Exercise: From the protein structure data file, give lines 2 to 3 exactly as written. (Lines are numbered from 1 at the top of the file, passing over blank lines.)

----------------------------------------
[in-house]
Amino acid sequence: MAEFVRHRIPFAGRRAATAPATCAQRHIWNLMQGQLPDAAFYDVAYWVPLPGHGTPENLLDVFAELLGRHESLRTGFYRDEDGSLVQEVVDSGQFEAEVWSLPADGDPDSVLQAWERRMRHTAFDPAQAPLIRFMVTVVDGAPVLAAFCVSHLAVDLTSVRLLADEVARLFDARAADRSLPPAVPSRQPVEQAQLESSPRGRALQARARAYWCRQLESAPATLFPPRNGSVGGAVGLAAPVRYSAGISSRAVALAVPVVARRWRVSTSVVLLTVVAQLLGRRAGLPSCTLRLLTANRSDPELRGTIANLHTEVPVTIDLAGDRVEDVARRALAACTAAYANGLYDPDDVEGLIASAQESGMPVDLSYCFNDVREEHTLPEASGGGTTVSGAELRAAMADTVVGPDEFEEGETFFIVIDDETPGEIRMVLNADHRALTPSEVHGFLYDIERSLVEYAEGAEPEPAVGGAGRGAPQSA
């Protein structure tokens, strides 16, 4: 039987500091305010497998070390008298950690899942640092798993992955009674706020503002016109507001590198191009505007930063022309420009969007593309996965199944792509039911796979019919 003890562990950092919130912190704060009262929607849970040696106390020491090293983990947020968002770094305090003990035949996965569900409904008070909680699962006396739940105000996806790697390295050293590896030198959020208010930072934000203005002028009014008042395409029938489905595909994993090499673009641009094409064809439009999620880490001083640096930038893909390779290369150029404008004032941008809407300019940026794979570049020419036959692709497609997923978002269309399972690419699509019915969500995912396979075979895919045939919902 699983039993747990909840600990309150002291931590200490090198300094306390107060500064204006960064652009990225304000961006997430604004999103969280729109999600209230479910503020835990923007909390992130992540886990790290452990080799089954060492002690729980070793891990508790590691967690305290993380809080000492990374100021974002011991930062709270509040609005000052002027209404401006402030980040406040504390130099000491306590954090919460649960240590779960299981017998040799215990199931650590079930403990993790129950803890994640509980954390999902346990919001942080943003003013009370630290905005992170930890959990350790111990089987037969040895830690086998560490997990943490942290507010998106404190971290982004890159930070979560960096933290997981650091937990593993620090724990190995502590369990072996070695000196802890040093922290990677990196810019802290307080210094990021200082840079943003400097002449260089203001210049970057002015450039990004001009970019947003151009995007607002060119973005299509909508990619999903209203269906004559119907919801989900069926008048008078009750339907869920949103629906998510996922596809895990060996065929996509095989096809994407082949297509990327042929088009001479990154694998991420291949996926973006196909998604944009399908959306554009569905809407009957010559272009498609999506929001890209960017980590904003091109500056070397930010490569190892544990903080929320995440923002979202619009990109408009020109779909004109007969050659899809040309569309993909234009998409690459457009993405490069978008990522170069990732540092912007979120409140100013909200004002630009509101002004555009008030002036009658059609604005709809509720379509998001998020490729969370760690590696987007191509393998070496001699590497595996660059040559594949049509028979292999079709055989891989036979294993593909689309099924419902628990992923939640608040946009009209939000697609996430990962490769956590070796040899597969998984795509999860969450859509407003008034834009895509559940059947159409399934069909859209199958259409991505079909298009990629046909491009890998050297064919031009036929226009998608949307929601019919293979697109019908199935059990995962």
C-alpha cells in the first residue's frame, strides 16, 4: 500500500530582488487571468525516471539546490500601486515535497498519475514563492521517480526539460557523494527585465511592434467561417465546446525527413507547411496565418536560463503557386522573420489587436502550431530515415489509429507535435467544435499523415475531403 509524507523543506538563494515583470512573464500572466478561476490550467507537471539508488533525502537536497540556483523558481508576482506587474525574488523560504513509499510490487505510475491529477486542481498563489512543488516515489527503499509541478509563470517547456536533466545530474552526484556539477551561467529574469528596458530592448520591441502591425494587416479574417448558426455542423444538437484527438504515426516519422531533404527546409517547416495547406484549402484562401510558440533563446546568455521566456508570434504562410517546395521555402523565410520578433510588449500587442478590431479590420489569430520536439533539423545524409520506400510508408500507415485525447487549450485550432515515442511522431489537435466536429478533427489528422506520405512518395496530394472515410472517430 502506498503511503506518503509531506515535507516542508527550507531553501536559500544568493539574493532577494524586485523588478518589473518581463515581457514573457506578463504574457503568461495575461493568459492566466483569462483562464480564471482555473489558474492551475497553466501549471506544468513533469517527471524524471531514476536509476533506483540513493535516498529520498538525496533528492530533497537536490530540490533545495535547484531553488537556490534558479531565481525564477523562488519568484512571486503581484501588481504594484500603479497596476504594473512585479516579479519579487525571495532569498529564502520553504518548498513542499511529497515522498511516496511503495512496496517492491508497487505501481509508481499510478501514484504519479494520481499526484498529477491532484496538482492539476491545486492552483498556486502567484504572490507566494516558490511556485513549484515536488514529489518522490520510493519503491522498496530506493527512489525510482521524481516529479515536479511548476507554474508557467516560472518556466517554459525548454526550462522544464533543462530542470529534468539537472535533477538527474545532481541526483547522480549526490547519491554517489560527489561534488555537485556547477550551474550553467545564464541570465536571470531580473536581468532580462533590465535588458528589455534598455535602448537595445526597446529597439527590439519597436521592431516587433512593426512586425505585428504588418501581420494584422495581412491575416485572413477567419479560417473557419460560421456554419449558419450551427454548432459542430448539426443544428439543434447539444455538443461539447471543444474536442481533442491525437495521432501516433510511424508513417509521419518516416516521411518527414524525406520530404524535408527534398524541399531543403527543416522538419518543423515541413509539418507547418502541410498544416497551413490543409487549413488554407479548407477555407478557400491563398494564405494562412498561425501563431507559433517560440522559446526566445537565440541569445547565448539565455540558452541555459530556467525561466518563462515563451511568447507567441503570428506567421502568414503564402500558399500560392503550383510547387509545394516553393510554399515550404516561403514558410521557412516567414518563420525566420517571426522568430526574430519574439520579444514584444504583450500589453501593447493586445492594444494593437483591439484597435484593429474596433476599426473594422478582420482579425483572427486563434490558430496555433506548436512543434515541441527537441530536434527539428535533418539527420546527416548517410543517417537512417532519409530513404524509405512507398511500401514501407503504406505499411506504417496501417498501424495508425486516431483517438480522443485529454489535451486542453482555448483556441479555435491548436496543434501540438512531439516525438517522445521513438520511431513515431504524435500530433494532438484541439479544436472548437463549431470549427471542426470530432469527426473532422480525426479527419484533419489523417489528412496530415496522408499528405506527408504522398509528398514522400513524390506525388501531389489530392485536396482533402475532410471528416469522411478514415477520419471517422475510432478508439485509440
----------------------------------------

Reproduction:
Amino acid sequence: MAEFVRHRIPFAGRRAATAPATCAQRHIWNLMQGQLPDAAFYDVAYWVPLPGHGTPENLLDVFAELLGRHESLRTGFYRDEDGSLVQEVVDSGQFEAEVWSLPADGDPDSVLQAWERRMRHTAFDPAQAPLIRFMVTVVDGAPVLAAFCVSHLAVDLTSVRLLADEVARLFDARAADRSLPPAVPSRQPVEQAQLESSPRGRALQARARAYWCRQLESAPATLFPPRNGSVGGAVGLAAPVRYSAGISSRAVALAVPVVARRWRVSTSVVLLTVVAQLLGRRAGLPSCTLRLLTANRSDPELRGTIANLHTEVPVTIDLAGDRVEDVARRALAACTAAYANGLYDPDDVEGLIASAQESGMPVDLSYCFNDVREEHTLPEASGGGTTVSGAELRAAMADTVVGPDEFEEGETFFIVIDDETPGEIRMVLNADHRALTPSEVHGFLYDIERSLVEYAEGAEPEPAVGGAGRGAPQSA
């Protein structure tokens, strides 16, 4: 039987500091305010497998070390008298950690899942640092798993992955009674706020503002016109507001590198191009505007930063022309420009969007593309996965199944792509039911796979019919 003890562990950092919130912190704060009262929607849970040696106390020491090293983990947020968002770094305090003990035949996965569900409904008070909680699962006396739940105000996806790697390295050293590896030198959020208010930072934000203005002028009014008042395409029938489905595909994993090499673009641009094409064809439009999620880490001083640096930038893909390779290369150029404008004032941008809407300019940026794979570049020419036959692709497609997923978002269309399972690419699509019915969500995912396979075979895919045939919902 699983039993747990909840600990309150002291931590200490090198300094306390107060500064204006960064652009990225304000961006997430604004999103969280729109999600209230479910503020835990923007909390992130992540886990790290452990080799089954060492002690729980070793891990508790590691967690305290993380809080000492990374100021974002011991930062709270509040609005000052002027209404401006402030980040406040504390130099000491306590954090919460649960240590779960299981017998040799215990199931650590079930403990993790129950803890994640509980954390999902346990919001942080943003003013009370630290905005992170930890959990350790111990089987037969040895830690086998560490997990943490942290507010998106404190971290982004890159930070979560960096933290997981650091937990593993620090724990190995502590369990072996070695000196802890040093922290990677990196810019802290307080210094990021200082840079943003400097002449260089203001210049970057002015450039990004001009970019947003151009995007607002060119973005299509909508990619999903209203269906004559119907919801989900069926008048008078009750339907869920949103629906998510996922596809895990060996065929996509095989096809994407082949297509990327042929088009001479990154694998991420291949996926973006196909998604944009399908959306554009569905809407009957010559272009498609999506929001890209960017980590904003091109500056070397930010490569190892544990903080929320995440923002979202619009990109408009020109779909004109007969050659899809040309569309993909234009998409690459457009993405490069978008990522170069990732540092912007979120409140100013909200004002630009509101002004555009008030002036009658059609604005709809509720379509998001998020490729969370760690590696987007191509393998070496001699590497595996660059040559594949049509028979292999079709055989891989036979294993593909689309099924419902628990992923939640608040946009009209939000697609996430990962490769956590070796040899597969998984795509999860969450859509407003008034834009895509559940059947159409399934069909859209199958259409991505079909298009990629046909491009890998050297064919031009036929226009998608949307929601019919293979697109019908199935059990995962």